Enabling GitHub Apps & Integrations

Advice for Chingu Voyage Project Managers

Photo by Jack Douglass via Unsplash.com


In your role as Project Manager’s in the Chingu Voyages your most important two tasks are to understand your teams needs and to remove any obstacles blocking their progress. Quite often both require help from additional tools and what better place to use those tools than GitHub, which is central to the teams efforts and is where they spend a considerable amount of their time.

A number of apps and integrations are available through GitHub and they fall into a number of different categories, all centered on the development process:

What’s The Difference Between an App and an Integration?

Integrations integrate an external service with GitHub to provide a particular service via a Github app, webhook, or OAuth app. Integrations are enabled at the repository level. Any repository owner or admin can enable an integration and all Voyage project managers have administrative privileges on their teams repositories

In contrast GitHub apps extend and add functionality to existing GitHub workflows. When enabled, these are available not to just a single repository, but to and entire organization like Chingu Voyage3. Enabling a GitHub app requires owner or admin privilege on the organization. For obvious reasons these privileges aren’t available to all Chingus. As a result if you find an GitHub app you’d like to make use of add the request to your Voyage Issue Log.

You or your team may wish to take advantage of the apps and integrations available through GitHub to aid and enhance your development efforts and processes. However, before doing so make sure you:

  • Choose a tool that you will use
  • Choose a tool whose value exceeds the effort required to use it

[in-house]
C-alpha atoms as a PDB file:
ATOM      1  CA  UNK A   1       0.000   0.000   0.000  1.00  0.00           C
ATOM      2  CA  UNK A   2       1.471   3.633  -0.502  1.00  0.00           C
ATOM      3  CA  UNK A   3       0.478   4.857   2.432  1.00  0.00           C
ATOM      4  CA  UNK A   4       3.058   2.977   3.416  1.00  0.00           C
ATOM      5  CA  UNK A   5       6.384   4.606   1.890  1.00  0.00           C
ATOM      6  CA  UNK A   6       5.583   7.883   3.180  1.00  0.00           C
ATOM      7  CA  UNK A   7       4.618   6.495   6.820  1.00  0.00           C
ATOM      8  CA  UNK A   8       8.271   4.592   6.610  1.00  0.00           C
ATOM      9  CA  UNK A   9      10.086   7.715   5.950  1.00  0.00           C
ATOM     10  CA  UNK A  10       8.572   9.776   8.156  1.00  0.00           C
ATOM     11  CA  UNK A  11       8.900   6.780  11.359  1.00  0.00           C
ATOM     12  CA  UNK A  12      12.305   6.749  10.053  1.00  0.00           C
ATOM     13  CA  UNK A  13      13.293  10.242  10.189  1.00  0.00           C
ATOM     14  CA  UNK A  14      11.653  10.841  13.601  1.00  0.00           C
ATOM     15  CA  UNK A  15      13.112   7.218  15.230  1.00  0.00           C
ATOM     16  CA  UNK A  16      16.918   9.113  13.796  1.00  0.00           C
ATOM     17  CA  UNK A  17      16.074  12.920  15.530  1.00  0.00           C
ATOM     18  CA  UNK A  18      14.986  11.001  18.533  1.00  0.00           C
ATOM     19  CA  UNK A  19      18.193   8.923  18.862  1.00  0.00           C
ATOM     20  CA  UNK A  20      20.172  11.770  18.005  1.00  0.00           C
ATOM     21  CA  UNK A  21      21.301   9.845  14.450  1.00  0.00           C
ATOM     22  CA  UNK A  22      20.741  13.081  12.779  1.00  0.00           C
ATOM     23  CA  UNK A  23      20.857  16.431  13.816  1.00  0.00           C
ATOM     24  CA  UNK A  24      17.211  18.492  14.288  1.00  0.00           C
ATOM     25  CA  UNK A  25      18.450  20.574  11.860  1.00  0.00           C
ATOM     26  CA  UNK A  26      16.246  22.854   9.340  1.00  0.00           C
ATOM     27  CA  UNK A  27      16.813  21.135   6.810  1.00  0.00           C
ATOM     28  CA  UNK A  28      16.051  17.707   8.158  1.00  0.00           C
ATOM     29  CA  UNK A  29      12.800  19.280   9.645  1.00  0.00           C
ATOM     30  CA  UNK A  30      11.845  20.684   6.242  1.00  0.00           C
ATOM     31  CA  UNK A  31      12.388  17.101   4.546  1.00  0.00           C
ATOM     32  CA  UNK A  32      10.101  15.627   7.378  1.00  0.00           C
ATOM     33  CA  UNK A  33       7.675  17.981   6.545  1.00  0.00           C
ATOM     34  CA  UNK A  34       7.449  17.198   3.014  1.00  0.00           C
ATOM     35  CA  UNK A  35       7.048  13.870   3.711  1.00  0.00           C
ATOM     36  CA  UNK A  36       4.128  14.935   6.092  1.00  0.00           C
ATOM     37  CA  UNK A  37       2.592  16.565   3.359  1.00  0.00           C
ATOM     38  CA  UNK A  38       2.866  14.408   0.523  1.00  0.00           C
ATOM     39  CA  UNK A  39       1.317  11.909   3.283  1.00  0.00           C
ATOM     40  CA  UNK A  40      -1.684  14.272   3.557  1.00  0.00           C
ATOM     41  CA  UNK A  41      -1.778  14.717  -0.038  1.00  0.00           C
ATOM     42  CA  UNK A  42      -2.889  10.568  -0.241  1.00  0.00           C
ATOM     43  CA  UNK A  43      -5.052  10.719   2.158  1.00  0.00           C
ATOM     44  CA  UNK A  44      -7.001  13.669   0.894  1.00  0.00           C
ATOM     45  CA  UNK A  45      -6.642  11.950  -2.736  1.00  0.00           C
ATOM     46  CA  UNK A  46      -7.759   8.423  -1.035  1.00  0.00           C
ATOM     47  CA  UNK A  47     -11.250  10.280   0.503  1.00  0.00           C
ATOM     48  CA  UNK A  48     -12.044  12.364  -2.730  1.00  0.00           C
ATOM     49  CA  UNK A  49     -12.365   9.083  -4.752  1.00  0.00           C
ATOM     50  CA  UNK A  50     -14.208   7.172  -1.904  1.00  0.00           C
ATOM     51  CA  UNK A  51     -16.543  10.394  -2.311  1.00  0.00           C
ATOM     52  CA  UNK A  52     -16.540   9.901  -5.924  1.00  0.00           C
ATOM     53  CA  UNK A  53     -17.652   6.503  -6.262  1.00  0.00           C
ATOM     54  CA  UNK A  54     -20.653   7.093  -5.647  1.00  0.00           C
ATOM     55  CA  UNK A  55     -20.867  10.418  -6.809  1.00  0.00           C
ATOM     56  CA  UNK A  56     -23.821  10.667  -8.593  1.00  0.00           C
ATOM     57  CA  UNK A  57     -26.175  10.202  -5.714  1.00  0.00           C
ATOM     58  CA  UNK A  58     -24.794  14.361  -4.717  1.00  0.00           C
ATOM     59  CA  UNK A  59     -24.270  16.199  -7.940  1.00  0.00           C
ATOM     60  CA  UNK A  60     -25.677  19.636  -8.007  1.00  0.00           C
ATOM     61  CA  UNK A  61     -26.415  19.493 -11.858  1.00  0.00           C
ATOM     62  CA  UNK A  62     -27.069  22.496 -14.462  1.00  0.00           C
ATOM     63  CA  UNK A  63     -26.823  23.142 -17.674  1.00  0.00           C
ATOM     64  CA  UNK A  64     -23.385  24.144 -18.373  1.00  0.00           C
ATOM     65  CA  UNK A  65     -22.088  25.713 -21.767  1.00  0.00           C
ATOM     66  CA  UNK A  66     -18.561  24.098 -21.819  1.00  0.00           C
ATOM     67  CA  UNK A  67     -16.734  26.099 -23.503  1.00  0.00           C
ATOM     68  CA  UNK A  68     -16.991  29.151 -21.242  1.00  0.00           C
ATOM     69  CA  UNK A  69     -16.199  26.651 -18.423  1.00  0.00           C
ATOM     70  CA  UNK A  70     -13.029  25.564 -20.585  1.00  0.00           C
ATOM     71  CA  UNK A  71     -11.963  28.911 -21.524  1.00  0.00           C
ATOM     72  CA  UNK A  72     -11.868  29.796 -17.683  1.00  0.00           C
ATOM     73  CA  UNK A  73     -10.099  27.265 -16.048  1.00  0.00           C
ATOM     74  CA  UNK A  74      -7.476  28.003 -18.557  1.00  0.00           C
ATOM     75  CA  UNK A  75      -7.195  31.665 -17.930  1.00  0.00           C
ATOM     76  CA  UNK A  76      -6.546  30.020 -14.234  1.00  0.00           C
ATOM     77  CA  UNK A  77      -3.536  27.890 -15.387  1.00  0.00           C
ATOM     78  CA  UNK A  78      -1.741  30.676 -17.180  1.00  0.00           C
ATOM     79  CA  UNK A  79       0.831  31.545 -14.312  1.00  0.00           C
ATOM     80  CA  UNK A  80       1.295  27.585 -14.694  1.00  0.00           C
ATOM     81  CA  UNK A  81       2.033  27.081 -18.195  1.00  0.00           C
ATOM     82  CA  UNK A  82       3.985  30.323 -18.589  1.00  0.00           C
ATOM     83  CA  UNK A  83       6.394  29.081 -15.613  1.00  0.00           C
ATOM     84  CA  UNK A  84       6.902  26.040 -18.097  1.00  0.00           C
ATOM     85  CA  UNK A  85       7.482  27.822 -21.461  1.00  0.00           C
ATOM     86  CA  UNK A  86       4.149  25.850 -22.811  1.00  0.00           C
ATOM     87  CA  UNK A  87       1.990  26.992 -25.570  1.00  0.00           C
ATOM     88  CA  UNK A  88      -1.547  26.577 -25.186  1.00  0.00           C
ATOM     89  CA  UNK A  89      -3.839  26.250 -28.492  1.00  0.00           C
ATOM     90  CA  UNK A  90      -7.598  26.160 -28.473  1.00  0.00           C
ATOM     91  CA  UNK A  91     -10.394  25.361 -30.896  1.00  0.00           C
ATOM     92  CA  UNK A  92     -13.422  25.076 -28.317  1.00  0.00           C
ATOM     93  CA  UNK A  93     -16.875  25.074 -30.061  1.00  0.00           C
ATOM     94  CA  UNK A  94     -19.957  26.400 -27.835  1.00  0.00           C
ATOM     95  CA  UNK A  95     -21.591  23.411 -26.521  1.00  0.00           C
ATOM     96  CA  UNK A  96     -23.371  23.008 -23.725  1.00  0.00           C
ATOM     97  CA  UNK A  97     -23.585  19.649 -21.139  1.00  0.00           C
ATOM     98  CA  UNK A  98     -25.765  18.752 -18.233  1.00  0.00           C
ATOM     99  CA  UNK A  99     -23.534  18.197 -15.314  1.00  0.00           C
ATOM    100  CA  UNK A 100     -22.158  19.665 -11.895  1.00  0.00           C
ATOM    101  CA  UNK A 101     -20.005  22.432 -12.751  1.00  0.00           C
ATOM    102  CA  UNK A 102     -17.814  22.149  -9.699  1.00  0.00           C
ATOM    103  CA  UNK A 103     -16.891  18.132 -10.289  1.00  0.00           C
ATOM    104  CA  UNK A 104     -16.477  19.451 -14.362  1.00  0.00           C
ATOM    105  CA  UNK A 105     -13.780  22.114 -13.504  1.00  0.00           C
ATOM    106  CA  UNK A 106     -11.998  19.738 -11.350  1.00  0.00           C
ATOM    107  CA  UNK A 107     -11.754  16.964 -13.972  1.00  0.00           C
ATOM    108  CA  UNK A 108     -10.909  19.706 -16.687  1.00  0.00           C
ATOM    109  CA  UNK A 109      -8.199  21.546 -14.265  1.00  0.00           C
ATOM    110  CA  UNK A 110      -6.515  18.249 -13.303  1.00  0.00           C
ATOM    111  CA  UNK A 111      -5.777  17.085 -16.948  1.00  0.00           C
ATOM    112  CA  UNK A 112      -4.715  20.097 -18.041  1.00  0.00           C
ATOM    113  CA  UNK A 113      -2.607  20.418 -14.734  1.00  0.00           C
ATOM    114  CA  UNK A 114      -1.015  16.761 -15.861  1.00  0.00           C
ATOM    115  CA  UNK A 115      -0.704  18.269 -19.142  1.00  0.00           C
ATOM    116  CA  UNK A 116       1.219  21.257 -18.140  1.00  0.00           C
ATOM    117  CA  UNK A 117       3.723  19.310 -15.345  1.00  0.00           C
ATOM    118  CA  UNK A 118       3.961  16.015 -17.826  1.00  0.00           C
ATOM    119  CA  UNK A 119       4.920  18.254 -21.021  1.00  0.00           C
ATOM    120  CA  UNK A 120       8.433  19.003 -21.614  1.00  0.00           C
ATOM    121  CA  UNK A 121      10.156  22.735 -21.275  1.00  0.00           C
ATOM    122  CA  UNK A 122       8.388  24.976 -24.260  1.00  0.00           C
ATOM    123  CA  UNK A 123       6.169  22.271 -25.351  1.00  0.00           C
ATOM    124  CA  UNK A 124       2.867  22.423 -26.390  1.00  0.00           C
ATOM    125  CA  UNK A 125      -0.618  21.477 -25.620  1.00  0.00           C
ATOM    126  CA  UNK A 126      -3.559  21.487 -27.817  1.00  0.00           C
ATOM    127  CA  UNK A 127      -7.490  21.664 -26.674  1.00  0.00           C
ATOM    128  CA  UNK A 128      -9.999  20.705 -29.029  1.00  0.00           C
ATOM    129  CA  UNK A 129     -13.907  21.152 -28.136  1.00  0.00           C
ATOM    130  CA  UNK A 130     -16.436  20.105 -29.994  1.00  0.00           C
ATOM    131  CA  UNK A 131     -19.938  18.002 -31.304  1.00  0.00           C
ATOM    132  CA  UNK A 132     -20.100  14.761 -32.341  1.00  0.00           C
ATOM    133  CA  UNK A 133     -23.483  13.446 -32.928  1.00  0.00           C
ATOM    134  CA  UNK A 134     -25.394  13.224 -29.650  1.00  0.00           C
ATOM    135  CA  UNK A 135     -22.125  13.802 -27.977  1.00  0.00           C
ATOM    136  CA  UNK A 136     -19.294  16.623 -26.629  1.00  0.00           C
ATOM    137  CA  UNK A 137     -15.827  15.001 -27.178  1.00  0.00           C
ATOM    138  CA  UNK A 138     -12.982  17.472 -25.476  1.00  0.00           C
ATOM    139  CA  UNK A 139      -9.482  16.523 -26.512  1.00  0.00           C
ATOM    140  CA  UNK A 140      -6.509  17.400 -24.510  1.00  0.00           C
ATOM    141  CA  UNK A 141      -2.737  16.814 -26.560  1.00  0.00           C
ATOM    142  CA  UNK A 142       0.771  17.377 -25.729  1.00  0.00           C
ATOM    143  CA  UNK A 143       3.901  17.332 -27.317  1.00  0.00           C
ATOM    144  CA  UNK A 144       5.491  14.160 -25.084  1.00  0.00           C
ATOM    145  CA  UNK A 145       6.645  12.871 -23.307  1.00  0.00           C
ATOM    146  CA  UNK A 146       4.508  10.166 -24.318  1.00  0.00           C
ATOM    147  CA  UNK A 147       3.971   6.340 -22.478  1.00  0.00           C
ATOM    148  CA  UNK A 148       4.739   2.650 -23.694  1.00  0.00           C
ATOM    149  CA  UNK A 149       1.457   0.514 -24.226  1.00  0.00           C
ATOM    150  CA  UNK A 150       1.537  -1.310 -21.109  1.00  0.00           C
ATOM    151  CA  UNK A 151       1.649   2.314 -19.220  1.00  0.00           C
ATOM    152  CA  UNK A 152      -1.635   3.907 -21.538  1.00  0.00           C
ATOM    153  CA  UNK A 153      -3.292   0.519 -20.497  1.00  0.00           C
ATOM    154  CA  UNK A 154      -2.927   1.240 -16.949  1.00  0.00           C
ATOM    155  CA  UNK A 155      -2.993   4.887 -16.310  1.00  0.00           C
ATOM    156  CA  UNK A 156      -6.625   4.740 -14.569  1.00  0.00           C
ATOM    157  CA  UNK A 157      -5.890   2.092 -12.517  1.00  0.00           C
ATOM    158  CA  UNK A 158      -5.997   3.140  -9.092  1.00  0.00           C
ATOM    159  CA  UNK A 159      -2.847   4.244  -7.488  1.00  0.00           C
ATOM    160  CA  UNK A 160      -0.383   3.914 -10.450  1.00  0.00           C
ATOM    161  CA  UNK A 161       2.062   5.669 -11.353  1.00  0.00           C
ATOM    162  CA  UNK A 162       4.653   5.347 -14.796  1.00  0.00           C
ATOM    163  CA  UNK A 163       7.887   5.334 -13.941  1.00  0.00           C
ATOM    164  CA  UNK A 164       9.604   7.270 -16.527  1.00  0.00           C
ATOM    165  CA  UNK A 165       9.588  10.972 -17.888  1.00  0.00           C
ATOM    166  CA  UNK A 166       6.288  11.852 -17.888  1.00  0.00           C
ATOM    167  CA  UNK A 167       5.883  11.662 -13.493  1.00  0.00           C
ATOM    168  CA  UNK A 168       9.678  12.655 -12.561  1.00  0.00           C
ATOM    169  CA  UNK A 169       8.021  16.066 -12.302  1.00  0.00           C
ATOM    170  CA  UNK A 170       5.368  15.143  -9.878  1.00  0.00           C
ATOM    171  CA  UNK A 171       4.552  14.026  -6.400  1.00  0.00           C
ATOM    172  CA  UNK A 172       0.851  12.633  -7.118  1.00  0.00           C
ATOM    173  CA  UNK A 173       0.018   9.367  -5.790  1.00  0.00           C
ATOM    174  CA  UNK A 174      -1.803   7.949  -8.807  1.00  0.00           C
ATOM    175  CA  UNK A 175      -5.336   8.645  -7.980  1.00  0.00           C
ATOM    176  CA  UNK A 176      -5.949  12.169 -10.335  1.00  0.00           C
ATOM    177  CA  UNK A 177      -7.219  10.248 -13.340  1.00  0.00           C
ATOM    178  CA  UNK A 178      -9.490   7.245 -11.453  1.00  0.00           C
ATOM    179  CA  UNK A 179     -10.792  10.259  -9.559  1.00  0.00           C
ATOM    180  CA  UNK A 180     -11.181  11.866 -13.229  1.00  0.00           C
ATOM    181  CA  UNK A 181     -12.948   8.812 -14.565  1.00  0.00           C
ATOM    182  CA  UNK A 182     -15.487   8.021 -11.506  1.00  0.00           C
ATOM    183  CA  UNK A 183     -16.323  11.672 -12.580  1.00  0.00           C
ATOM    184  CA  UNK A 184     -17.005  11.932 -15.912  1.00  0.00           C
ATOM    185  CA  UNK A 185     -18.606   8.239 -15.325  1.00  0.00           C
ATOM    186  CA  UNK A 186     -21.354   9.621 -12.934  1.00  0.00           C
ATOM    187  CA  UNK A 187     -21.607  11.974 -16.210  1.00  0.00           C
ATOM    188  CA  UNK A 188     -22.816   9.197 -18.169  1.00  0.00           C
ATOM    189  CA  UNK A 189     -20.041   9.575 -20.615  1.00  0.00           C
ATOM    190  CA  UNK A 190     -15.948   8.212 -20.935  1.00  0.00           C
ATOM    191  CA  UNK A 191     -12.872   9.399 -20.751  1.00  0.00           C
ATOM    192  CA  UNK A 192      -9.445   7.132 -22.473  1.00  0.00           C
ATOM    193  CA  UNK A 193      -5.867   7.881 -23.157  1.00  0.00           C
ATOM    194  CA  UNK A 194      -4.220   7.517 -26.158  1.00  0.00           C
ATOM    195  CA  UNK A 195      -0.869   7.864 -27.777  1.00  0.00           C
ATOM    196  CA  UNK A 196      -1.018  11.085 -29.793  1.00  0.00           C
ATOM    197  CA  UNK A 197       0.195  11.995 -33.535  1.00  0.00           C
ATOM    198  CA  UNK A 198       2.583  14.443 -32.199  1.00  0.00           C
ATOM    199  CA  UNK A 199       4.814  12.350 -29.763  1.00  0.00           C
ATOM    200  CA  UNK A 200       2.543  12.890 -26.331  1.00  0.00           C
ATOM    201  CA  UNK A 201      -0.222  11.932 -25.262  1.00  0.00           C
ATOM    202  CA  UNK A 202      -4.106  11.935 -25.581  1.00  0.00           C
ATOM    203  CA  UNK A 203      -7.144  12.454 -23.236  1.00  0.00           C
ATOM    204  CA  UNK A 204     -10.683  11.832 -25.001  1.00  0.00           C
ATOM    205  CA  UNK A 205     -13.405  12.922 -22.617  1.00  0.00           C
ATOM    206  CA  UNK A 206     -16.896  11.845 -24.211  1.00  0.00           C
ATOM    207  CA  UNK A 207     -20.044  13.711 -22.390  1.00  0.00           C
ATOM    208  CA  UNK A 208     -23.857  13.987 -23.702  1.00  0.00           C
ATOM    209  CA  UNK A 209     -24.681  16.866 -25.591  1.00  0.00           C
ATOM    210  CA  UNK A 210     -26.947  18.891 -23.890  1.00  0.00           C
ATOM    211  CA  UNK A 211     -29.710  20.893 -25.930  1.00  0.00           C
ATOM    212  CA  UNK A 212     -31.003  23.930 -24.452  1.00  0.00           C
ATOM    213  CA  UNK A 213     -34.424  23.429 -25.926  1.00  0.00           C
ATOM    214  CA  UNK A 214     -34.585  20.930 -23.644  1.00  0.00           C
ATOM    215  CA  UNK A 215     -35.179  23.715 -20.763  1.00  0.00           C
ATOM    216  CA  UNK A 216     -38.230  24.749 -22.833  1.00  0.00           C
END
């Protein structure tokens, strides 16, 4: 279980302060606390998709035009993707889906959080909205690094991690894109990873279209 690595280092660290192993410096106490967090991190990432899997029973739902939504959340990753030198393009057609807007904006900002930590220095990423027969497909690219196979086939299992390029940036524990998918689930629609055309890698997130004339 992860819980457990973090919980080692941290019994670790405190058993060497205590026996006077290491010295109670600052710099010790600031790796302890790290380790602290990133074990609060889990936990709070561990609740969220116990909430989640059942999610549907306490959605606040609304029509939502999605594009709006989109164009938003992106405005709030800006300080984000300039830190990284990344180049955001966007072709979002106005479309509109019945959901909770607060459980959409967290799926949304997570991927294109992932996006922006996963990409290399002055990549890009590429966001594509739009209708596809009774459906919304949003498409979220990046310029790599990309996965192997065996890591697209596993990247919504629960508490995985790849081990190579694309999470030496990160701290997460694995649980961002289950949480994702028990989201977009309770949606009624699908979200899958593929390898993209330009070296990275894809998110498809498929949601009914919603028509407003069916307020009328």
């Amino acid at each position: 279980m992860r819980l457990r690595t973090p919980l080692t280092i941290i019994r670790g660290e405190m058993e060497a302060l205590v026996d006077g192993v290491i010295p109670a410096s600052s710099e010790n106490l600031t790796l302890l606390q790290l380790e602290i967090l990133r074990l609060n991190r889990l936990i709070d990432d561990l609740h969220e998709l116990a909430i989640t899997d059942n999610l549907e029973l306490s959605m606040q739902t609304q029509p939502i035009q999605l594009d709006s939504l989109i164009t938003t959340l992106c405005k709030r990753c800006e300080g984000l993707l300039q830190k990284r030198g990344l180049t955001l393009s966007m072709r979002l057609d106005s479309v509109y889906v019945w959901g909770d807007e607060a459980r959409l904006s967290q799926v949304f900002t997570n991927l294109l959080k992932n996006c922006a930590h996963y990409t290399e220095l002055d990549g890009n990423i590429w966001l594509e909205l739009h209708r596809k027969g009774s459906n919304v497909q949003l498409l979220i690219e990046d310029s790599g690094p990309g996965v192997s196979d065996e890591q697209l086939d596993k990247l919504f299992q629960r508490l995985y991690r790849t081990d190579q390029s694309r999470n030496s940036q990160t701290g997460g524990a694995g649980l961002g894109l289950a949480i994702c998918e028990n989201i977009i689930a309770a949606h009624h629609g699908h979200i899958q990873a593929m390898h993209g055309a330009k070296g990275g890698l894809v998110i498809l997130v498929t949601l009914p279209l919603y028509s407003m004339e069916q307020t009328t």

• Understand the cost — not every tool is free!
  • Understand the license agreement, especially how and when information is shared with outside parties

Remember that you installing integrations and apps should be done with purpose in mind. If you don’t need it, then don’t install it.

Enabling a GitHub App

Before you can enable an app you need to understand what apps are available by browsing the GitHub Marketplace. To navigate to the Marketplace click its name located in the banner at the top of every GitHub page.

Once at the Marketplace you can browse the available apps to find the one that best fits your teams need.

As you scroll down the page you’ll find options for searching by either name or category. In addition, those apps offering free trials are prominently listed as well. Keep in mind that many of these also offer free usage for open source and public projects such as those in the Chingu Voyages.

For the purposes of example we’re going to click on ‘Codecov’ to install it in the Chingu Voyage3 organization. One important note is while Codecov may offer many advantages to teams this is not an endorsement. We’re merely using it as an example of how to install a GitHub app.

Recall that since Codecov is an app it will be available not just to your team, but to all teams in this organization.

After selecting ‘Codecov’ you will be presented with an overview of important information about the app including what it does, how it will help your team, dependencies, and a link to the vendors website. If you decide that the app can help your team click ‘Set up a free trial’ to see pricing options.

Codecov happens to be an app that can be used at no charge to Open Source projects. When evaluating apps you will want to review the pricing and setup information carefully and make sure that you select ‘Open Source’ if it’s offered to avoid any charges.